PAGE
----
University of Surrey

Test tubes in the lab Research in the ATI Dance Research

The Expression of the Epidermal Growth Factor Receptor on Human Moncytes and Macrophages and its Potential Role in Atherosclerosis.

Dreux, Alys Catrin. (2008) The Expression of the Epidermal Growth Factor Receptor on Human Moncytes and Macrophages and its Potential Role in Atherosclerosis. Doctoral thesis, University of Surrey (United Kingdom)..

[img]
Preview
Text
13803843.pdf
Available under License Creative Commons Attribution Non-commercial Share Alike.

Download (15MB) | Preview

Abstract

The epidermal growth factor receptor (EGFR) and its family of ligands may be associated with the progression of atherosclerosis by mediating the proliferation and migration of endothelial cells and vascular smooth muscle cells. However there is some evidence that EGFR is expressed by cells of the monocytic lineage. This study was undertaken to investigate the expression of the EGFR on monocytes and macrophages and explore its potential function. The expression of the EGFR was studied using the monoclonal antibody ICR62. Flow cytometry revealed that the monocytic THP-1 cell line expressed EGFR on its surface and specific EGFR reactivity was also observed by western blotting analysis. Whilst PMA differentiated THP-1 cells failed to show cell surface expression of the receptor, immunocytochemical analysis revealed the receptor was localized to the nucleus. Human peripheral blood-derived monocytes and monocyte-derived macrophages showed minimal cell surface expression of EGFR. EGFR gene transcription in monocytic THP-1 cells was induced 2.7 fold following treatment with 50nM HB-EGF for 12 hours and this was statistically significant (P>0.01). Differentiated THP-1 cells showed a 1.5 fold increase in gene expression following treatment with 50nM TGFa for 12 hours; this increase was also highly significant (P<0.01). Gene expression was also significantly increased in both monocytic and differentiated THP-1 cells following 12 hours treatment with 100U/ml IFNy [3.7 fold (P<0.01) and 1.8 fold (P<0.01) respectively] and 2.5ng/ml IL-lp [3.6 fold (P<0.01) and 1.7 fold (P<0.05) respectively)]. Newly isolated human peripheral blood-derived monocytes displayed very low EGFR mRNA expression. However, during maturation in vitro, gene expression peaked following 48 hours in culture and returned to baseline after 96 hours. Exposure of THP-1 cells to HB-EGF (0.1 nM) resulted in a 3 fold increase (P<0.01) in maximum chemotactic activity. This response was found to be greater than the 2 fold increase seen with the well established monocyte chemokine MCP-1 at 1nM (P<0.05). Peripheral blood-derived monocytes had a statistically significant (P<0.01) 2.4 fold increase in their chemotactic response compared to unstimulated control cells when exposed to 10nM HB-EGF. This was equivalent to the response seen for 0.1nM MCP-1 with these same cells. Interestingly, as the monocyte matured into an 8 day old macrophage-like cell the chemotactic response to 0.1nM MCP-1 decreased, whereas peak chemotactic activity to HB-EGF occurred at lower concentrations. Incubation of peripheral blood-derived monocytes with the inhibitory monoclonal antibody ICR62 significantly (P<0.05) reduced chemotactic activity towards HB-EGF (0.1nM) in a dose dependent manner. Immunohistochemical analysis of human arterial sections revealed EGFR expression within atherosclerotic lesions. Further analysis showed that EGFR expression colocalised with macrophages. It therefore appears that the EGFR is expressed by the THP-1 cell line and human peripheral blood-derived monocytes and may play a role in the pathogenesis of human atherosclerosis.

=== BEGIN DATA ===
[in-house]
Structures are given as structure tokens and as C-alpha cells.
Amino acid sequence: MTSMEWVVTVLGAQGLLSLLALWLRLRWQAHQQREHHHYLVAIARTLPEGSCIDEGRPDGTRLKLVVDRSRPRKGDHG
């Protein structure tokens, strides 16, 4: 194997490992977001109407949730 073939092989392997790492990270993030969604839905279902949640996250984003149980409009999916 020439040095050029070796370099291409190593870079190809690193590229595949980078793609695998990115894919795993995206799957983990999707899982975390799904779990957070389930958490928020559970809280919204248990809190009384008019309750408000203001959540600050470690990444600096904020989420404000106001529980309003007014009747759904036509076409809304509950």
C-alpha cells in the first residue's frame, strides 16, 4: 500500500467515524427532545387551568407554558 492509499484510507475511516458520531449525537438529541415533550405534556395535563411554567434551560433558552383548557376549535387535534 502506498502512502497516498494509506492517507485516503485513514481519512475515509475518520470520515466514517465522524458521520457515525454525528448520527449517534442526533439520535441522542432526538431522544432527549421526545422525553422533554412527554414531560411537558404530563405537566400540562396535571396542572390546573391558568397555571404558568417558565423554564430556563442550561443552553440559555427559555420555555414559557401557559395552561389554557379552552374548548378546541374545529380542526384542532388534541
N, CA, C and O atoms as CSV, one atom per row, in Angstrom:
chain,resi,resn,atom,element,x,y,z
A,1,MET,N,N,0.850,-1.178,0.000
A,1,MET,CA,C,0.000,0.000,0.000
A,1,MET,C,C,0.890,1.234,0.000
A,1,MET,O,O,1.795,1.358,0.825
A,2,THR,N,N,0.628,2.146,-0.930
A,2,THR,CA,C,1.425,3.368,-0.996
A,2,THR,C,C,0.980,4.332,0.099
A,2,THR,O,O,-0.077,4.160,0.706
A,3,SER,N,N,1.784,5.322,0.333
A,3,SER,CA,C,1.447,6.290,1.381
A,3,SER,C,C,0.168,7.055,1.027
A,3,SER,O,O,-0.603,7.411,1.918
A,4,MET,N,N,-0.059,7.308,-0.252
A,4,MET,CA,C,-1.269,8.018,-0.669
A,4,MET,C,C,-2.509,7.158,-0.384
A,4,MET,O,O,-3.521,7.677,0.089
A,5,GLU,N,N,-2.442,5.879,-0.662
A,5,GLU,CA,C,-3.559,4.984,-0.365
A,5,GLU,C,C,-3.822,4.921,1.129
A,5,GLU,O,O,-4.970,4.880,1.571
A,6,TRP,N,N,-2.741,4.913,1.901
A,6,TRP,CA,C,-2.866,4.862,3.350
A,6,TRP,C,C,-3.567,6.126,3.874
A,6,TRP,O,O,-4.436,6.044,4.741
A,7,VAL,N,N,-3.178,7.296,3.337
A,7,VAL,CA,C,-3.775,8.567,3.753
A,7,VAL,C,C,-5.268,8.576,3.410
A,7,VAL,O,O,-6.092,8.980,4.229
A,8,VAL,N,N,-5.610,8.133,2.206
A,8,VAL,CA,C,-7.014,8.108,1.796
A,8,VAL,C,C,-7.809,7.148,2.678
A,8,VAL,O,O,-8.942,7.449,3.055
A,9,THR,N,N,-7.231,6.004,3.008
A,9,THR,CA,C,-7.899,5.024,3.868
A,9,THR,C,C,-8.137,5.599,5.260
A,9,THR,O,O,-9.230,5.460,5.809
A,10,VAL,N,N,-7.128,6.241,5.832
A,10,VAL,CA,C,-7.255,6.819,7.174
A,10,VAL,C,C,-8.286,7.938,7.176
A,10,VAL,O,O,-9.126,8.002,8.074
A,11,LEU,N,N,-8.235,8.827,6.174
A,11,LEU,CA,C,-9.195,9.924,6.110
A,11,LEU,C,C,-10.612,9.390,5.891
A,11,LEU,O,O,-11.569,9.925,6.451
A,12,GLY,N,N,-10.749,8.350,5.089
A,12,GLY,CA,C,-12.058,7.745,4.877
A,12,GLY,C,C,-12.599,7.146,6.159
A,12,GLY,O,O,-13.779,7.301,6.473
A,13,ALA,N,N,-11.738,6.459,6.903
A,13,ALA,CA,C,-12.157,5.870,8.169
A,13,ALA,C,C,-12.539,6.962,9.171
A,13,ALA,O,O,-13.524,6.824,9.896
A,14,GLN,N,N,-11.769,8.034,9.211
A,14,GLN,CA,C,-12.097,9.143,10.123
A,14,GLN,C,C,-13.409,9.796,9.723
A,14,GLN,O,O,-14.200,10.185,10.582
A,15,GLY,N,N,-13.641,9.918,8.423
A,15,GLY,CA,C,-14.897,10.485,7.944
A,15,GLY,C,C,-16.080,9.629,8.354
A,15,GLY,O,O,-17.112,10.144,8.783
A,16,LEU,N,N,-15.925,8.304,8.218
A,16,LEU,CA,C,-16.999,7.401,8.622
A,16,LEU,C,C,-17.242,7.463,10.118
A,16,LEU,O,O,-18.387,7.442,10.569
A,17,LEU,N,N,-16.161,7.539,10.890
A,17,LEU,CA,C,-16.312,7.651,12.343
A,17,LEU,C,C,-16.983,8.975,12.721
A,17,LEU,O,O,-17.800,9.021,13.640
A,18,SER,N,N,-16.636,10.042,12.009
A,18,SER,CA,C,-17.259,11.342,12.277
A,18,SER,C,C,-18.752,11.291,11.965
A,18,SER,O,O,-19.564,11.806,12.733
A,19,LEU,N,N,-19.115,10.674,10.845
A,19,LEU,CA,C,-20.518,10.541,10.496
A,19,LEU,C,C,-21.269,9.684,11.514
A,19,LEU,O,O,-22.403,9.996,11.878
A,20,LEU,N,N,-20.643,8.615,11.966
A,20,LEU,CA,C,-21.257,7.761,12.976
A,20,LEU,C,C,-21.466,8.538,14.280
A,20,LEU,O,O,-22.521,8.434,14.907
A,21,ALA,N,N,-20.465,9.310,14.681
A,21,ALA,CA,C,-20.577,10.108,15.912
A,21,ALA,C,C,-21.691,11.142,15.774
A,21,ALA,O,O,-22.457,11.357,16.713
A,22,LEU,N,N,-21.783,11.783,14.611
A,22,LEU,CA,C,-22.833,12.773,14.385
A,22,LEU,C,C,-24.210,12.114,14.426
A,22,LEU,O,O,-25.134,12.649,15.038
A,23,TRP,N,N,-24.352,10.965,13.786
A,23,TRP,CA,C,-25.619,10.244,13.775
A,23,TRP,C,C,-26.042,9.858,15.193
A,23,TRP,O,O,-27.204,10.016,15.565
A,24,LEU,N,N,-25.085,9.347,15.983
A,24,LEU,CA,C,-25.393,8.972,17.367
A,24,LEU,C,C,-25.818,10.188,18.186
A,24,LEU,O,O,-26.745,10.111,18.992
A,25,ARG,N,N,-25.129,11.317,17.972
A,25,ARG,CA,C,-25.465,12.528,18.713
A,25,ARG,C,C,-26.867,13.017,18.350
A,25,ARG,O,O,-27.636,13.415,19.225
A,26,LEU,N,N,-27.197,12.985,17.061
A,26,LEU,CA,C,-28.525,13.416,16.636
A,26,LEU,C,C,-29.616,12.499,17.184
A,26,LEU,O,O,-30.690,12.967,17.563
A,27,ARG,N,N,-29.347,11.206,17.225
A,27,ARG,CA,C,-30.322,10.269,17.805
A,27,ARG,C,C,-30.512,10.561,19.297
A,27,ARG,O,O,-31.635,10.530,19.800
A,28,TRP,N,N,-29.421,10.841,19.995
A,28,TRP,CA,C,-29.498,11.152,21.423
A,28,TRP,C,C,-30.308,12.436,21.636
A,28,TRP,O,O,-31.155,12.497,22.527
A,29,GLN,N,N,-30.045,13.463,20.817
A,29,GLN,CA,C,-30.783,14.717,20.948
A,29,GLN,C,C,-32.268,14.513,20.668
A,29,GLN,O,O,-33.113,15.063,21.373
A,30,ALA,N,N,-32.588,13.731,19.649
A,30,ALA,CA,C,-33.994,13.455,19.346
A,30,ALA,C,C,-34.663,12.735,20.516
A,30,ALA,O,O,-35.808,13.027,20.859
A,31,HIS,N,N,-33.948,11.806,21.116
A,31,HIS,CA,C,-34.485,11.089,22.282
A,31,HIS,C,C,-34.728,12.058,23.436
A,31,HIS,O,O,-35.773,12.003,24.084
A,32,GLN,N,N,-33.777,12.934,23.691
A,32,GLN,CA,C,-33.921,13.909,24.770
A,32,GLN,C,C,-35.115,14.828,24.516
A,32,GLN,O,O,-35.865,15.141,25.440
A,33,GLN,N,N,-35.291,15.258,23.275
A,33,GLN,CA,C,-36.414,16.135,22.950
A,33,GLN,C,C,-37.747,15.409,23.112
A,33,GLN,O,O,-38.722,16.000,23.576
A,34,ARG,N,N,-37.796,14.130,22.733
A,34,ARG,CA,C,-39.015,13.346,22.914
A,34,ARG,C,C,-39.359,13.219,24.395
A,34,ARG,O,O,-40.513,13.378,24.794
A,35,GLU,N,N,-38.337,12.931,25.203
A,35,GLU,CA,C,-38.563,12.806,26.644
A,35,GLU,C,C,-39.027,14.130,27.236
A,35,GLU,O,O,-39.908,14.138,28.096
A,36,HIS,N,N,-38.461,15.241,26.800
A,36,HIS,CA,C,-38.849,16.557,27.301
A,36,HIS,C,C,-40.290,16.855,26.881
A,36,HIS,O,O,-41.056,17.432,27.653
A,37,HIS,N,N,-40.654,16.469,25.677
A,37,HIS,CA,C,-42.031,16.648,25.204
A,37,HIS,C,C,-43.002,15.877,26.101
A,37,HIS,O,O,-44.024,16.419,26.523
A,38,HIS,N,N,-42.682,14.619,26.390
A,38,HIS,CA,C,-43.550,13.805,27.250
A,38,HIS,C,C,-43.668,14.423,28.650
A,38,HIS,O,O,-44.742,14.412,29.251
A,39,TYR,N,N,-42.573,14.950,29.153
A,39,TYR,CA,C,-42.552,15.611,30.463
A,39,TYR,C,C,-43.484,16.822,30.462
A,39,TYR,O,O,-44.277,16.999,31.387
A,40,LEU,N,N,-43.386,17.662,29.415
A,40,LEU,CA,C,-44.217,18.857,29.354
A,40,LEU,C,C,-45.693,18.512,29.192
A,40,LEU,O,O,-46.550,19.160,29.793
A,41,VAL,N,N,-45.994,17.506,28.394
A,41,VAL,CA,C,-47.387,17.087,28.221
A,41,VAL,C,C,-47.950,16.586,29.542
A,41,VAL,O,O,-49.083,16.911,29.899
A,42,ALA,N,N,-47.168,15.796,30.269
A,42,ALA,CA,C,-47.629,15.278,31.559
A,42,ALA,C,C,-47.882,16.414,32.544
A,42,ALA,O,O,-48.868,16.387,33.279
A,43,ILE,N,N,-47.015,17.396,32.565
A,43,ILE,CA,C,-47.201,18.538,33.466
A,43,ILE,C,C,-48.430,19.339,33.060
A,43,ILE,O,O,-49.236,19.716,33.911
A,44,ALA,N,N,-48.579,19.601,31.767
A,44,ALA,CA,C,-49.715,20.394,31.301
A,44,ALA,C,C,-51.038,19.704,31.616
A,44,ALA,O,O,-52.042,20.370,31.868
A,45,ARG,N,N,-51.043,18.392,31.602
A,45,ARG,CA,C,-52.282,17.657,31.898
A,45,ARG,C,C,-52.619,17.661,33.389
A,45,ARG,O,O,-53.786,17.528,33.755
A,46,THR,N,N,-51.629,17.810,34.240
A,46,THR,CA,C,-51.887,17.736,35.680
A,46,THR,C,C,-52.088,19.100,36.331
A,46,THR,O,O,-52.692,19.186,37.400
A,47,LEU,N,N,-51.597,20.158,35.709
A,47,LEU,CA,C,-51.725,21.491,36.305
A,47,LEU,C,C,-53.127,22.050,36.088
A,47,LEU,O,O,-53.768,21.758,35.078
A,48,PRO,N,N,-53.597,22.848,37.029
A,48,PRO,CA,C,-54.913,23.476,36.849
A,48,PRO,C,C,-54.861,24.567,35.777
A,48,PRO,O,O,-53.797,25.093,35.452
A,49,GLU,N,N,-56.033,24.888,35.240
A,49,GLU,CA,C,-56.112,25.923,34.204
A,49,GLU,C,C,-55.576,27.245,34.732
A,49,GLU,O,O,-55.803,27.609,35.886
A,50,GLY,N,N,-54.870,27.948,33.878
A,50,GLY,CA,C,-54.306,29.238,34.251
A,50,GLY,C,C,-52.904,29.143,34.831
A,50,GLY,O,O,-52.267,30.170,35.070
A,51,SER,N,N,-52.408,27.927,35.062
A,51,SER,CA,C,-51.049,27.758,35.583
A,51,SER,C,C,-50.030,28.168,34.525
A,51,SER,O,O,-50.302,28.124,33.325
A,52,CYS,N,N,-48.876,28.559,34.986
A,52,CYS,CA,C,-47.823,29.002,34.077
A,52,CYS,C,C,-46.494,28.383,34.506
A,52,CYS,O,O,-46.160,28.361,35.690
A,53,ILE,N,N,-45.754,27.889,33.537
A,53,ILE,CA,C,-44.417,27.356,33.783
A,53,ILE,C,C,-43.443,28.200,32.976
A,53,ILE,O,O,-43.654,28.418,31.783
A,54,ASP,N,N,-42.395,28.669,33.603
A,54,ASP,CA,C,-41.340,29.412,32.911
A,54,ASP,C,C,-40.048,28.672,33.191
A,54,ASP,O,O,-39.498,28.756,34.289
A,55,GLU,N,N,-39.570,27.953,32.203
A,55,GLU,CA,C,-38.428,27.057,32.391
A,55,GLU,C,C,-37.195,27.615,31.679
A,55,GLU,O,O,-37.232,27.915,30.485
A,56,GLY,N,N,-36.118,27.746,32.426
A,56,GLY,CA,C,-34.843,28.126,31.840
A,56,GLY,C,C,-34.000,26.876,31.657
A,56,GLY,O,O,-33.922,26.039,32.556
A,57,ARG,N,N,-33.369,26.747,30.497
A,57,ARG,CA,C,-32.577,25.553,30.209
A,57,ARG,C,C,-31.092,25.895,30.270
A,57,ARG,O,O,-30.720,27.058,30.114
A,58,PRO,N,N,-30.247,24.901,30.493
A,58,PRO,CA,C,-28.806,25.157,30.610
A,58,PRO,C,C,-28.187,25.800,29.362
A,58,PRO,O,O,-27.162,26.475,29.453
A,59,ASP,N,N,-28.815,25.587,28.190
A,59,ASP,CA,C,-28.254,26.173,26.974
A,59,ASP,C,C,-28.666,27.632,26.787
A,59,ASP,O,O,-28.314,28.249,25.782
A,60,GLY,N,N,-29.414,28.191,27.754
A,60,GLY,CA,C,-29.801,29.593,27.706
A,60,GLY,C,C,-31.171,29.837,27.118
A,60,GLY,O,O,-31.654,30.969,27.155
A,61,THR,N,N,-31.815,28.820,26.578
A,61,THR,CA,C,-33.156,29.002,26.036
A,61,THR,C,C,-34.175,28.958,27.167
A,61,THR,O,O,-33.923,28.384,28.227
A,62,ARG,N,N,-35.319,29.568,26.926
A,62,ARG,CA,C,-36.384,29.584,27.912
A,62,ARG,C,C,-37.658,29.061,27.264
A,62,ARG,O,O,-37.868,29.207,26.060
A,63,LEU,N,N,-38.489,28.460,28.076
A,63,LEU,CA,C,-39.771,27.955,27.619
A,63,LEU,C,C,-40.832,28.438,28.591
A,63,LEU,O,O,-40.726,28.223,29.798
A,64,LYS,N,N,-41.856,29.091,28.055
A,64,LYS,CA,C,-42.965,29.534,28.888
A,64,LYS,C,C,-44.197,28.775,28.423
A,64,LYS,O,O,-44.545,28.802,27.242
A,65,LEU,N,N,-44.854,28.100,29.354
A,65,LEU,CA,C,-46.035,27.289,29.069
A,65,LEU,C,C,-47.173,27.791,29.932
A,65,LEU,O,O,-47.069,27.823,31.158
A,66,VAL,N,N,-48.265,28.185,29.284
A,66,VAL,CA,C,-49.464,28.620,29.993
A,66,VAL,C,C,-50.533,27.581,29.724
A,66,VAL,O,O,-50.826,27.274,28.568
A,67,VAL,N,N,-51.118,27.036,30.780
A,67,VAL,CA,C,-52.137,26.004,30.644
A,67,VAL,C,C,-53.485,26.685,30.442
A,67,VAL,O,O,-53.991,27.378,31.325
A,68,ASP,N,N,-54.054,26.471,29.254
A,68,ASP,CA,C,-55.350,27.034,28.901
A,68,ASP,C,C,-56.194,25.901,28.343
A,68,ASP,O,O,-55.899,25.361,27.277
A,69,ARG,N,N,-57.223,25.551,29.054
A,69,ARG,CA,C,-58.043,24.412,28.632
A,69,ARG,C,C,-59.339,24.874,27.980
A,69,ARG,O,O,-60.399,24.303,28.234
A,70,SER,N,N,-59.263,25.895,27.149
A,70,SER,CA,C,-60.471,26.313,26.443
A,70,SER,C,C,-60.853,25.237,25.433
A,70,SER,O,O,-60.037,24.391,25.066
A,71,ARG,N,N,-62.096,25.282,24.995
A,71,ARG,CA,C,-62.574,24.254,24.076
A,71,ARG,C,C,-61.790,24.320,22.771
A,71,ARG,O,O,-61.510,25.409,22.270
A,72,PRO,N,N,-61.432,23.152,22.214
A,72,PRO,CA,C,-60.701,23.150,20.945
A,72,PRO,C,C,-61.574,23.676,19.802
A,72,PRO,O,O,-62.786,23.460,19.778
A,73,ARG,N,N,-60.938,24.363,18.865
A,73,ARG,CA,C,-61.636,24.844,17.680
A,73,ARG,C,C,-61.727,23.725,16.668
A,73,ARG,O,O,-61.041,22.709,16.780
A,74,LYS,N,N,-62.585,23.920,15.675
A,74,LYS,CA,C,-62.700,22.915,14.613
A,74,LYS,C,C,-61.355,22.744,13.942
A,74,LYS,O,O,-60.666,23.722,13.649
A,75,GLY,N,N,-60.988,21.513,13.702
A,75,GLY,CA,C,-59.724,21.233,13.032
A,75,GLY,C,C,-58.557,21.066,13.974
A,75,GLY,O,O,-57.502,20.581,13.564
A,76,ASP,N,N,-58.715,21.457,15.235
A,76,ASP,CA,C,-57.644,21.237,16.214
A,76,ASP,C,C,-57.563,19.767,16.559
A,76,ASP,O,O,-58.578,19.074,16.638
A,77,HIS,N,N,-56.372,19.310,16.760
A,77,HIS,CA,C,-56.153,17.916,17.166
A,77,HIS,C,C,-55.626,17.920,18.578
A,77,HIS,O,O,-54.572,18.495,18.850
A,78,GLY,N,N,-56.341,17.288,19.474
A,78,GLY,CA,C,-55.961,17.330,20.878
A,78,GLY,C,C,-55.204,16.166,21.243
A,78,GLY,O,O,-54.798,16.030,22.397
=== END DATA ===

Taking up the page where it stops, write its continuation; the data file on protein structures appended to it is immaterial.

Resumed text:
Item Type: Thesis (Doctoral)
Divisions : Theses
Authors : Dreux, Alys Catrin.
Date : 2008
Additional Information : Thesis (Ph.D.)--University of Surrey (United Kingdom), 2008.
Depositing User : EPrints Services
Date Deposited : 30 Apr 2019 08:08
Last Modified : 20 Aug 2019 15:33
URI: http://epubs.surrey.ac.uk/id/eprint/851600

Actions (login required)

View Item View Item

Downloads

Downloads per month over past year


Information about this web site

© The University of Surrey, Guildford, Surrey, GU2 7XH, United Kingdom.
+44 (0)1483 300800